Last month, the White House released Mr. Trump’s financial disclosure, revealing for the first time a repayment of more than $100,000 to his personal lawyer, Michael D. Cohen, in 2017, raising questions about whether his filing a year earlier had improperly omitted the debt.
One asset that Mr. Kushner did divest before joining the administration was his stake in his family firm’s flagship property at 666 Fifth Avenue in Manhattan. Last month, The New York Times reported that the company was in negotiations with Brookfield Asset Management for a significant equity infusion. Brookfield’s property arm is partly owned by the Qatar government.
Peter Mirijanian, a spokesman for Abbe Lowell, who is Mr. Kushner and Ms. Trump’s ethics counsel, said, “Since joining the administration, Mr. Kushner and Ms. Trump have complied with the rules and restrictions as set out by the Office of Government Ethics.”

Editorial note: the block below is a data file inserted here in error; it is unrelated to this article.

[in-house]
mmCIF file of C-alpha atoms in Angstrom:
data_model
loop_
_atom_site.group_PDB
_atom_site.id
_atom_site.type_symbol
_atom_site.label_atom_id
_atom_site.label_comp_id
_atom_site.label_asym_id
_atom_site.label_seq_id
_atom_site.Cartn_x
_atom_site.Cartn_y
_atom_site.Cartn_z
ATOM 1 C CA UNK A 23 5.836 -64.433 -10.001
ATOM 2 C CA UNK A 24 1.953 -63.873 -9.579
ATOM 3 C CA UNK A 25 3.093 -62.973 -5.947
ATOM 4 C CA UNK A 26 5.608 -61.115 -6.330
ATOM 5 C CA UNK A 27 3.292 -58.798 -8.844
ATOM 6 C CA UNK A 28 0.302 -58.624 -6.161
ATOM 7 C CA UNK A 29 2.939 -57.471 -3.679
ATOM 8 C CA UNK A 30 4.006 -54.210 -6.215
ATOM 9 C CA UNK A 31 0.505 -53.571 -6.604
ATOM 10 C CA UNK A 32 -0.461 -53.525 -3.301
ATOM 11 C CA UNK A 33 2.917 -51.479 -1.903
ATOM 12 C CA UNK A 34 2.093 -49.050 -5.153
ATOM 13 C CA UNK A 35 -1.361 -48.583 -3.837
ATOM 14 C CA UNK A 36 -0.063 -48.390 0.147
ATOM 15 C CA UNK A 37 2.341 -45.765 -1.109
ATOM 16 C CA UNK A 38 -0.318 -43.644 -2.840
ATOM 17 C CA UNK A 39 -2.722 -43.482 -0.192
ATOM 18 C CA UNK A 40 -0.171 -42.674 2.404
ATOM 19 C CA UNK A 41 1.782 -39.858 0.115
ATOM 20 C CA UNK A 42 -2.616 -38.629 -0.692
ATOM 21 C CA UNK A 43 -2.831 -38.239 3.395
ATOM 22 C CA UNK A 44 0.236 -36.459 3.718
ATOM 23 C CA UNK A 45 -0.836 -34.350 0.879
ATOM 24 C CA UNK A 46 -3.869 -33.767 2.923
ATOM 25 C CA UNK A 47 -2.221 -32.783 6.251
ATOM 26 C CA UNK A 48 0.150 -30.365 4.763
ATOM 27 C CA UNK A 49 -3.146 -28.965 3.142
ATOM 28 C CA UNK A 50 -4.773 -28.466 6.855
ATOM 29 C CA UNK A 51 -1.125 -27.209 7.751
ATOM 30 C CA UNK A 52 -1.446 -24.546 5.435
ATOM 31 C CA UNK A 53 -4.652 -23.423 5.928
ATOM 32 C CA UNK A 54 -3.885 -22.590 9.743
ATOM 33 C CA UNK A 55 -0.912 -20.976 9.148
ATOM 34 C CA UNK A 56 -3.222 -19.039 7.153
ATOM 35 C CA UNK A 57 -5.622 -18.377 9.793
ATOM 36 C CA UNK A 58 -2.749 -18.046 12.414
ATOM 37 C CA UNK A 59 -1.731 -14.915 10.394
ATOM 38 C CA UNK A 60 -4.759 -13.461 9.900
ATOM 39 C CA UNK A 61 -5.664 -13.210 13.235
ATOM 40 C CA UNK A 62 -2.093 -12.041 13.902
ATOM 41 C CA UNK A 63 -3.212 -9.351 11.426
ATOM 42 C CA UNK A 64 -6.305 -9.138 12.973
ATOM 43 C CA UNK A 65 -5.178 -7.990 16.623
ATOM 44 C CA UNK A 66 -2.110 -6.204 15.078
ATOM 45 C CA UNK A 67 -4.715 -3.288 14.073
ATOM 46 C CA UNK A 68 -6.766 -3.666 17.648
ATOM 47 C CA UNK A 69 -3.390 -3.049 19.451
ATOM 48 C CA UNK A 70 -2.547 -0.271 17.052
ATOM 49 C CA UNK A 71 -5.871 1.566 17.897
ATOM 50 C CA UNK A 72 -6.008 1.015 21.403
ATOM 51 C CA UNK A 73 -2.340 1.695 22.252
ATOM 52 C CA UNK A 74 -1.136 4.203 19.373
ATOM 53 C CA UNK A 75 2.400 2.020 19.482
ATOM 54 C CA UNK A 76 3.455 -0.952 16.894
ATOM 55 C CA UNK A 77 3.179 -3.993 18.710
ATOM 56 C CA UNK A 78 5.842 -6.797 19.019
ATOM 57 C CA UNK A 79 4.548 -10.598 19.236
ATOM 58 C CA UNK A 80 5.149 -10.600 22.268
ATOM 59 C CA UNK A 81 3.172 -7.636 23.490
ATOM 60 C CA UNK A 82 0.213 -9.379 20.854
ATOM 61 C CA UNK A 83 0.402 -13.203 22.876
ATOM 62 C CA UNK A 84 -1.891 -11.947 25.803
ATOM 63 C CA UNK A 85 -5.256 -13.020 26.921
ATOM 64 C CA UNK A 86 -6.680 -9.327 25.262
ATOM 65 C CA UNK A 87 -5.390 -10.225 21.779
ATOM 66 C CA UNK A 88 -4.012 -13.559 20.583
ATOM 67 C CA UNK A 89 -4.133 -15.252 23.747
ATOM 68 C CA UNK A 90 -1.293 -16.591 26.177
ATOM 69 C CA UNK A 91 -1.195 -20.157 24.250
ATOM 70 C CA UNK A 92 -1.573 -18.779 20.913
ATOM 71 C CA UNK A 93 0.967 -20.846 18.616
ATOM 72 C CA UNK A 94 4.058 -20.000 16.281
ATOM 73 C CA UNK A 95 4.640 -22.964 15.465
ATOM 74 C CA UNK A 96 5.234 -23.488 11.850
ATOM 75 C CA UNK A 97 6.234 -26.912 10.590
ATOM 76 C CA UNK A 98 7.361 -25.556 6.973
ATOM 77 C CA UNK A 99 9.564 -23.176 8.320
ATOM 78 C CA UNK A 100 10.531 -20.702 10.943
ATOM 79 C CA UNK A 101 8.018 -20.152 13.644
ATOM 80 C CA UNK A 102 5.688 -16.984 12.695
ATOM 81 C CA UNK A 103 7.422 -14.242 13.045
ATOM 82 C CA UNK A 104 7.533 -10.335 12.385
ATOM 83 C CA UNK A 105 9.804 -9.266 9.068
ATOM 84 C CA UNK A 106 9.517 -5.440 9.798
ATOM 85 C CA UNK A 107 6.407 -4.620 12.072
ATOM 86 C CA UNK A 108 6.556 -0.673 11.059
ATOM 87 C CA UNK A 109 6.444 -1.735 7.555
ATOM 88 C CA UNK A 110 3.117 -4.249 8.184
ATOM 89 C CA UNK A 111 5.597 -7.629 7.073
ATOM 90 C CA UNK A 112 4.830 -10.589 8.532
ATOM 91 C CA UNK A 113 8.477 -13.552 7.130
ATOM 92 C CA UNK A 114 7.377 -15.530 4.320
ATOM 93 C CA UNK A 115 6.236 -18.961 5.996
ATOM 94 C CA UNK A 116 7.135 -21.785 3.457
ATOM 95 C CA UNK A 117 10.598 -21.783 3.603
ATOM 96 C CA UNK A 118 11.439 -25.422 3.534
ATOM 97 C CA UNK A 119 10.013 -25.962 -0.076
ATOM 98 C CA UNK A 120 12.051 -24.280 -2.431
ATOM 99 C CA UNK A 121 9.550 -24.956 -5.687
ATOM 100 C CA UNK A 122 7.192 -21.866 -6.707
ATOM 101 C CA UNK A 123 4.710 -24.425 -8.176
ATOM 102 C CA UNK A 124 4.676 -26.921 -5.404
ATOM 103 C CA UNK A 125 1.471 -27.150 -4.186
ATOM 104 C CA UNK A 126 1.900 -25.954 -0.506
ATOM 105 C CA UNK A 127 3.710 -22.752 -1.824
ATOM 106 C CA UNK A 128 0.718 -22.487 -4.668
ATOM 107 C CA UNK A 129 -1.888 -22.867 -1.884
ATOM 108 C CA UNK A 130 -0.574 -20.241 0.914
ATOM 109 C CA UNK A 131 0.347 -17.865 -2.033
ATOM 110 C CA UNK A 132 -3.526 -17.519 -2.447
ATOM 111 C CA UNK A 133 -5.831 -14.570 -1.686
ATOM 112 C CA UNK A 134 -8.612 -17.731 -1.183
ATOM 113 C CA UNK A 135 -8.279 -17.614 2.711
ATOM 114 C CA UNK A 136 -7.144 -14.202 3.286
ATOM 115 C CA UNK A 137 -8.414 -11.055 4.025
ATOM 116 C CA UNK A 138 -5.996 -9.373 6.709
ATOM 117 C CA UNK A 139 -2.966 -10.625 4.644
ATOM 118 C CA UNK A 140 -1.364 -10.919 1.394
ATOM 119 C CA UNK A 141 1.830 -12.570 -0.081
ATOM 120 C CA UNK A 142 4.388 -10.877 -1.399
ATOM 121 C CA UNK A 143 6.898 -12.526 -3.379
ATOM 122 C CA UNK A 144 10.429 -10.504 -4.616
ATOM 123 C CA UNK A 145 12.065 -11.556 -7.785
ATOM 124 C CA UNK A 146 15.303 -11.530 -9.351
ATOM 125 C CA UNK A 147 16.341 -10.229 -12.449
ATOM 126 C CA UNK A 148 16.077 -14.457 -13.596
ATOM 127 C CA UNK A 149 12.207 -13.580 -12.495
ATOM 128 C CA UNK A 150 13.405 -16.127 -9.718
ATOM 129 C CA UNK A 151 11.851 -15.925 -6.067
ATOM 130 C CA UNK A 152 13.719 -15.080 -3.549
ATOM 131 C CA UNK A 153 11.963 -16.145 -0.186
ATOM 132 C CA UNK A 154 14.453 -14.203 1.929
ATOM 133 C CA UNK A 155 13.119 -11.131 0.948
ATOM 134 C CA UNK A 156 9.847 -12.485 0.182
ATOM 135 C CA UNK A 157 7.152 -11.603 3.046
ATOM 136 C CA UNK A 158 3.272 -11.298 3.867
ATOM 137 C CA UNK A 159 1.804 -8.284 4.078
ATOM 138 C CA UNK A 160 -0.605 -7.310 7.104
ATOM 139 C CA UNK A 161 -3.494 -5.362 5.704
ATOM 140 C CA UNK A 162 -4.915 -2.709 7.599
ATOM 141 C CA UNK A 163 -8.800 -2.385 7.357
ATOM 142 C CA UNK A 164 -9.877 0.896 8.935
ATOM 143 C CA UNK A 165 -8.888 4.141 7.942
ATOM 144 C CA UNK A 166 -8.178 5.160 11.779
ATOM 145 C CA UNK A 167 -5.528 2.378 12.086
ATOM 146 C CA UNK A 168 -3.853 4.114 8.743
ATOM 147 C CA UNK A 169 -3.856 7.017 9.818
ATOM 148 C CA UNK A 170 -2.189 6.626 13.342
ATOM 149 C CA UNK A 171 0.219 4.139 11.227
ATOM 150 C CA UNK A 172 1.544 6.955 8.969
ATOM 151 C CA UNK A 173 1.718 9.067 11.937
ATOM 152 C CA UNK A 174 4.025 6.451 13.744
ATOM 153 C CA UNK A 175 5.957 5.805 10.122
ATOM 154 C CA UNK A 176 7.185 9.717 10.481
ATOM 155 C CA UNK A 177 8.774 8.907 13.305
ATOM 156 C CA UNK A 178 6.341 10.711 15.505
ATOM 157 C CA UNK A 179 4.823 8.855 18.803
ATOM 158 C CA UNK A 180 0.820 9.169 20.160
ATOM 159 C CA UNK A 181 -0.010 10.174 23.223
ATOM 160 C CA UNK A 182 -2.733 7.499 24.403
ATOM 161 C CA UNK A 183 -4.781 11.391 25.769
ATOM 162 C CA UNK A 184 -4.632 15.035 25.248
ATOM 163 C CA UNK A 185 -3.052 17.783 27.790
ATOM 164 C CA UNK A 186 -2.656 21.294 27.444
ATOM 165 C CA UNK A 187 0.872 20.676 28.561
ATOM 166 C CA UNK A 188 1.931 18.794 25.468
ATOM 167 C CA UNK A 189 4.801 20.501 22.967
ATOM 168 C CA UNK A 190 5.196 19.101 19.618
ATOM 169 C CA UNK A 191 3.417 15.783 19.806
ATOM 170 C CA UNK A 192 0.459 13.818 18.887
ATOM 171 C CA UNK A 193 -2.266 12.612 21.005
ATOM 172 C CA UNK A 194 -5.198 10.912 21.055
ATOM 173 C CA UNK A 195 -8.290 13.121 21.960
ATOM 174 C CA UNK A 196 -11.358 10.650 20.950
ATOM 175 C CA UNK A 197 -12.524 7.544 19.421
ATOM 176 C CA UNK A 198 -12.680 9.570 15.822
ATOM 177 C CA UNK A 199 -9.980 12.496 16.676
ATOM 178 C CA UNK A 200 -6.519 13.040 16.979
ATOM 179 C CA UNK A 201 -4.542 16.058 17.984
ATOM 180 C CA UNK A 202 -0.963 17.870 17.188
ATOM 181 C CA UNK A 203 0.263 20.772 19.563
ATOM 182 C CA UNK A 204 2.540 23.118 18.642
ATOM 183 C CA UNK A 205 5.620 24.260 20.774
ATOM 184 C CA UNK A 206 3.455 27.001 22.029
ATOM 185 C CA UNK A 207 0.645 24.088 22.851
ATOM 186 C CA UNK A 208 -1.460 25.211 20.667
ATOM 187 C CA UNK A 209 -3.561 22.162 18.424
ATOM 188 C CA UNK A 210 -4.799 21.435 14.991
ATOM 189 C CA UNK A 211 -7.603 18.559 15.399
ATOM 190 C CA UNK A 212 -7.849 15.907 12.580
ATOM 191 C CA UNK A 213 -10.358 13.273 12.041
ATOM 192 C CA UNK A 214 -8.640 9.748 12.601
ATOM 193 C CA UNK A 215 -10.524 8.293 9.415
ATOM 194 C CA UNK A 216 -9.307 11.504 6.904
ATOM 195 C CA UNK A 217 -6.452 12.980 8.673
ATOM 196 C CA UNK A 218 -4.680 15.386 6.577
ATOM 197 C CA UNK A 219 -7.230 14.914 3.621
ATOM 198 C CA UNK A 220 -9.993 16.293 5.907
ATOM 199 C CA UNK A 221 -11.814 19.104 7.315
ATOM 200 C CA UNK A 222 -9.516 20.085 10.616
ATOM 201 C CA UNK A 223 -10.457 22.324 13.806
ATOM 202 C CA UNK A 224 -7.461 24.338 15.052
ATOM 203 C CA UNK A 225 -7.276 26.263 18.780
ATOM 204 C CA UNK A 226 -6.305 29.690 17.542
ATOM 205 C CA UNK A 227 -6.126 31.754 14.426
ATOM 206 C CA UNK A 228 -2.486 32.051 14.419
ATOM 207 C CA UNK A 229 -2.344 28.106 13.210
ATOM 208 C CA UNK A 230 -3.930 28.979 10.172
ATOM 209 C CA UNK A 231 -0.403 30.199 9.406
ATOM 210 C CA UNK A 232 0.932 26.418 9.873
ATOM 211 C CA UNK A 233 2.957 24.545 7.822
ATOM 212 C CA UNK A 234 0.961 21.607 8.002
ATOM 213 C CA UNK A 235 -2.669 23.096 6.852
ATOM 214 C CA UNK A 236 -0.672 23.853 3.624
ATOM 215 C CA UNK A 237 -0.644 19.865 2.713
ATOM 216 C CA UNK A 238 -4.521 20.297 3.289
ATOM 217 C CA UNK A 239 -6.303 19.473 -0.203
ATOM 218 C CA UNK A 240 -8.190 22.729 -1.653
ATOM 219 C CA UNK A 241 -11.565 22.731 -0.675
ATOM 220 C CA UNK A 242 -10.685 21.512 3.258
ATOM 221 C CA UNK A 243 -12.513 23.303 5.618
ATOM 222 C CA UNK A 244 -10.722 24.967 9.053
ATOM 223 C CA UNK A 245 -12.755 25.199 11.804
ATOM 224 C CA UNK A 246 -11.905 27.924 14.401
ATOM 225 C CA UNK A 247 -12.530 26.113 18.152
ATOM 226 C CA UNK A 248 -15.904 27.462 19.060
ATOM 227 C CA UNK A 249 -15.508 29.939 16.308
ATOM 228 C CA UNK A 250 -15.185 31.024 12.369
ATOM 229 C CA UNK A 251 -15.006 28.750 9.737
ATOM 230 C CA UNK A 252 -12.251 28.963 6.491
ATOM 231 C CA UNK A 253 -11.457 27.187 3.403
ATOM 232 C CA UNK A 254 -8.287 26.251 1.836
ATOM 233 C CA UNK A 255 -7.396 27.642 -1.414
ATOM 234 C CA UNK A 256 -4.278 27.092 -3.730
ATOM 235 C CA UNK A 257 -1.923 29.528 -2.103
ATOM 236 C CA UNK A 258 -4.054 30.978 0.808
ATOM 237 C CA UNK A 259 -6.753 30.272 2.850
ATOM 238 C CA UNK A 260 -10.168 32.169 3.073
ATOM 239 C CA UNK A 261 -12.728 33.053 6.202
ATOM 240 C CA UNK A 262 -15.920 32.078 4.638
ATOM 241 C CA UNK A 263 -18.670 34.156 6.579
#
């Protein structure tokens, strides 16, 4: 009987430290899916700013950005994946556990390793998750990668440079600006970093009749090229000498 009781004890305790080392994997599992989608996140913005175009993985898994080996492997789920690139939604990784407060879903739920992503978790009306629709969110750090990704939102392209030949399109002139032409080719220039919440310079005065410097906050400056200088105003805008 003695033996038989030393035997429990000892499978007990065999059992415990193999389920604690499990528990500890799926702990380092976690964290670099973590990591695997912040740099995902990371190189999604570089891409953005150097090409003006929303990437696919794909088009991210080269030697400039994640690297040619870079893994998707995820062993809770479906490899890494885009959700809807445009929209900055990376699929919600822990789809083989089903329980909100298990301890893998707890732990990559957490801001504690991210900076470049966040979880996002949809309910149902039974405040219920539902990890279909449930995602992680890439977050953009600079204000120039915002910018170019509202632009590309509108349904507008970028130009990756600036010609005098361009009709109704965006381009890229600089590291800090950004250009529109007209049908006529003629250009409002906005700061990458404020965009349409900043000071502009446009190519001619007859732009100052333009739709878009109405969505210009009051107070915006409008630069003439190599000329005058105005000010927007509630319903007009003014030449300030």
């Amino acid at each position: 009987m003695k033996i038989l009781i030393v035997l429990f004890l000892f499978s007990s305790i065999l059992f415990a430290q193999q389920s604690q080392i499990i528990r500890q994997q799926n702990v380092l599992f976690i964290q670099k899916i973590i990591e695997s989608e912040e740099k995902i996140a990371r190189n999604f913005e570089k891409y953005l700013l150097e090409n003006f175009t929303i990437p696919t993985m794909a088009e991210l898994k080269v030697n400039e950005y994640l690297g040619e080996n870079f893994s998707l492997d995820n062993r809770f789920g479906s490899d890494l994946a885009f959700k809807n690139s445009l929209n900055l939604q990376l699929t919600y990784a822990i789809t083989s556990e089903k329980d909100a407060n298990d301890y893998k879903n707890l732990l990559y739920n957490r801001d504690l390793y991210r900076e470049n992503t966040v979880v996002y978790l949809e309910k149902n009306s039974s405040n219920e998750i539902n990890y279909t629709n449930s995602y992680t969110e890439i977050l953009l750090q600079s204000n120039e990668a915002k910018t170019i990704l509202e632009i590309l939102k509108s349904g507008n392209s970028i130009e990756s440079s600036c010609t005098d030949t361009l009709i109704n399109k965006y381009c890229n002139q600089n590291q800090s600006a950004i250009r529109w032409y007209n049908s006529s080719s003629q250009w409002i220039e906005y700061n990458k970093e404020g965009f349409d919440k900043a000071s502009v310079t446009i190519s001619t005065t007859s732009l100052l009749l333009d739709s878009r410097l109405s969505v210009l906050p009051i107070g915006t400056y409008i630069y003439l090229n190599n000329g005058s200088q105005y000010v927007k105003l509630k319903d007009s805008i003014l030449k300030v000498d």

Mr. Mirijanian added that they had not been involved in the various transactions that benefited them. “As stated on numerous occasions, Mr. Kushner and Ms. Trump removed themselves from their companies’ operations and investment decisions when they entered government service,” he said.
The biggest transactions disclosed Monday involved buying or selling real estate in New Jersey, Indiana and Pittsburgh. In September, a limited liability company called Quail Ridge purchased residential real estate in Plainsboro, N.J., for $5 million to $25 million, according to the report. Mr. Kushner entered into a note transaction with Bank of America for the same value range, holding it with other members of the limited liability company.
The ethics filing also disclosed income generated by Ms. Trump. She earned $3.9 million from her stake in the Trump International Hotel in Washington, which opened in the fall of 2016. That was roughly on pace with what she reported in the previous year, when her filing showed that the hotel had generated $2.4 million in income during its first eight months.
The hotel, just steps from the White House, has prompted concerns from ethics experts, who worried that guests may be trying to curry favor with the president by staying there.